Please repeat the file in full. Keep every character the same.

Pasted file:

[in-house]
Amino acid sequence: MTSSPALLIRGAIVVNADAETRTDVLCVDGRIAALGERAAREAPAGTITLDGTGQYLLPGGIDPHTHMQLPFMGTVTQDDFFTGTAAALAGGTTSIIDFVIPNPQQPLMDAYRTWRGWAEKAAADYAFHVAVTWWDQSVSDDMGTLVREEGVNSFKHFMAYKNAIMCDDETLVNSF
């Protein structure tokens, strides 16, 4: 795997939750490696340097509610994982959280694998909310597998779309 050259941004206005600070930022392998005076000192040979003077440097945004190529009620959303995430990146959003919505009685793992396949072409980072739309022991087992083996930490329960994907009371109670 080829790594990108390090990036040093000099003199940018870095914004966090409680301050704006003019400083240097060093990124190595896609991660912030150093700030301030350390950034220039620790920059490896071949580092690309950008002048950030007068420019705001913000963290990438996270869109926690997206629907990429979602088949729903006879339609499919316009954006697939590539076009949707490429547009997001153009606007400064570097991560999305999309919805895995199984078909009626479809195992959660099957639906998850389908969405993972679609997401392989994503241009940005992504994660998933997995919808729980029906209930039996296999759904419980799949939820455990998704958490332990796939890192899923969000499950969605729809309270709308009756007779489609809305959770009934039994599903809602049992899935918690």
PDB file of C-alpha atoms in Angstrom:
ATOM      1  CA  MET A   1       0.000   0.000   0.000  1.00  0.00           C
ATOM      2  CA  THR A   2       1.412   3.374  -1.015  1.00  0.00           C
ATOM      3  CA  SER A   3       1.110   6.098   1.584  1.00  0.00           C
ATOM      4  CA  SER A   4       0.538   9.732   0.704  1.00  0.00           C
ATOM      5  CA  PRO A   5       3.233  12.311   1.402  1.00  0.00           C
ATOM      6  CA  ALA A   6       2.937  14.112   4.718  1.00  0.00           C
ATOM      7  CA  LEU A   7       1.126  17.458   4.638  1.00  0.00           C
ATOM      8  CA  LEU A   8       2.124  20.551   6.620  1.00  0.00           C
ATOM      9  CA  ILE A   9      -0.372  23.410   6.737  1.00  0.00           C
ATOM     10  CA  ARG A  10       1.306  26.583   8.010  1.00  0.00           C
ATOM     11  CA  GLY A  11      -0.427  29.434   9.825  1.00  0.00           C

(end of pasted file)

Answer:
[in-house]
Amino acid sequence: MTSSPALLIRGAIVVNADAETRTDVLCVDGRIAALGERAAREAPAGTITLDGTGQYLLPGGIDPHTHMQLPFMGTVTQDDFFTGTAAALAGGTTSIIDFVIPNPQQPLMDAYRTWRGWAEKAAADYAFHVAVTWWDQSVSDDMGTLVREEGVNSFKHFMAYKNAIMCDDETLVNSF
């Protein structure tokens, strides 16, 4: 795997939750490696340097509610994982959280694998909310597998779309 050259941004206005600070930022392998005076000192040979003077440097945004190529009620959303995430990146959003919505009685793992396949072409980072739309022991087992083996930490329960994907009371109670 080829790594990108390090990036040093000099003199940018870095914004966090409680301050704006003019400083240097060093990124190595896609991660912030150093700030301030350390950034220039620790920059490896071949580092690309950008002048950030007068420019705001913000963290990438996270869109926690997206629907990429979602088949729903006879339609499919316009954006697939590539076009949707490429547009997001153009606007400064570097991560999305999309919805895995199984078909009626479809195992959660099957639906998850389908969405993972679609997401392989994503241009940005992504994660998933997995919808729980029906209930039996296999759904419980799949939820455990998704958490332990796939890192899923969000499950969605729809309270709308009756007779489609809305959770009934039994599903809602049992899935918690």
PDB file of C-alpha atoms in Angstrom:
ATOM      1  CA  MET A   1       0.000   0.000   0.000  1.00  0.00           C
ATOM      2  CA  THR A   2       1.412   3.374  -1.015  1.00  0.00           C
ATOM      3  CA  SER A   3       1.110   6.098   1.584  1.00  0.00           C
ATOM      4  CA  SER A   4       0.538   9.732   0.704  1.00  0.00           C
ATOM      5  CA  PRO A   5       3.233  12.311   1.402  1.00  0.00           C
ATOM      6  CA  ALA A   6       2.937  14.112   4.718  1.00  0.00           C
ATOM      7  CA  LEU A   7       1.126  17.458   4.638  1.00  0.00           C
ATOM      8  CA  LEU A   8       2.124  20.551   6.620  1.00  0.00           C
ATOM      9  CA  ILE A   9      -0.372  23.410   6.737  1.00  0.00           C
ATOM     10  CA  ARG A  10       1.306  26.583   8.010  1.00  0.00           C
ATOM     11  CA  GLY A  11      -0.427  29.434   9.825  1.00  0.00           C